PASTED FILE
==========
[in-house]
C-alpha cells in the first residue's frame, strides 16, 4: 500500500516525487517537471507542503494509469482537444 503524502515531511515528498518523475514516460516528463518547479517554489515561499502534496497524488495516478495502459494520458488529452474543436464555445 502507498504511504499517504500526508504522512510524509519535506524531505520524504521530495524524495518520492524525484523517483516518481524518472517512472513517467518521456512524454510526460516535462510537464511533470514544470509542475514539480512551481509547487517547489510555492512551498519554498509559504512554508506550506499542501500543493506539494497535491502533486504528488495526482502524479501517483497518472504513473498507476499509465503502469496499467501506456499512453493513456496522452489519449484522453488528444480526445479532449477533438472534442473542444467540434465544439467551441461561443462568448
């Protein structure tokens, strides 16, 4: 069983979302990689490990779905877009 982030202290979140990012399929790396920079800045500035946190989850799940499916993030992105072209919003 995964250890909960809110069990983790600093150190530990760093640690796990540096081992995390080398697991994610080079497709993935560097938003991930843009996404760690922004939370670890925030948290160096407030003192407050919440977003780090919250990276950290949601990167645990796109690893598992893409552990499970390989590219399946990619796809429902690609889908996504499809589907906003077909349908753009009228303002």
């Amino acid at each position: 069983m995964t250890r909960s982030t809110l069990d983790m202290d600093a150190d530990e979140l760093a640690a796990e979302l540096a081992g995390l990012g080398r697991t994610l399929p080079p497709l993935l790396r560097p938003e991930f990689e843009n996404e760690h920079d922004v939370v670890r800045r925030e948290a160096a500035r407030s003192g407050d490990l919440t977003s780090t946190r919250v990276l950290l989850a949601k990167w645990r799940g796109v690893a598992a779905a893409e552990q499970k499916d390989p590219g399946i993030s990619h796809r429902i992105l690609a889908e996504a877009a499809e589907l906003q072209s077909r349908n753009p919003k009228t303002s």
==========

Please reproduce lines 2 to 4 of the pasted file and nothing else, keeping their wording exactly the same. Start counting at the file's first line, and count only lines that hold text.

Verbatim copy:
C-alpha cells in the first residue's frame, strides 16, 4: 500500500516525487517537471507542503494509469482537444 503524502515531511515528498518523475514516460516528463518547479517554489515561499502534496497524488495516478495502459494520458488529452474543436464555445 502507498504511504499517504500526508504522512510524509519535506524531505520524504521530495524524495518520492524525484523517483516518481524518472517512472513517467518521456512524454510526460516535462510537464511533470514544470509542475514539480512551481509547487517547489510555492512551498519554498509559504512554508506550506499542501500543493506539494497535491502533486504528488495526482502524479501517483497518472504513473498507476499509465503502469496499467501506456499512453493513456496522452489519449484522453488528444480526445479532449477533438472534442473542444467540434465544439467551441461561443462568448
């Protein structure tokens, strides 16, 4: 069983979302990689490990779905877009 982030202290979140990012399929790396920079800045500035946190989850799940499916993030992105072209919003 995964250890909960809110069990983790600093150190530990760093640690796990540096081992995390080398697991994610080079497709993935560097938003991930843009996404760690922004939370670890925030948290160096407030003192407050919440977003780090919250990276950290949601990167645990796109690893598992893409552990499970390989590219399946990619796809429902690609889908996504499809589907906003077909349908753009009228303002």
């Amino acid at each position: 069983m995964t250890r909960s982030t809110l069990d983790m202290d600093a150190d530990e979140l760093a640690a796990e979302l540096a081992g995390l990012g080398r697991t994610l399929p080079p497709l993935l790396r560097p938003e991930f990689e843009n996404e760690h920079d922004v939370v670890r800045r925030e948290a160096a500035r407030s003192g407050d490990l919440t977003s780090t946190r919250v990276l950290l989850a949601k990167w645990r799940g796109v690893a598992a779905a893409e552990q499970k499916d390989p590219g399946i993030s990619h796809r429902i992105l690609a889908e996504a877009a499809e589907l906003q072209s077909r349908n753009p919003k009228t303002s």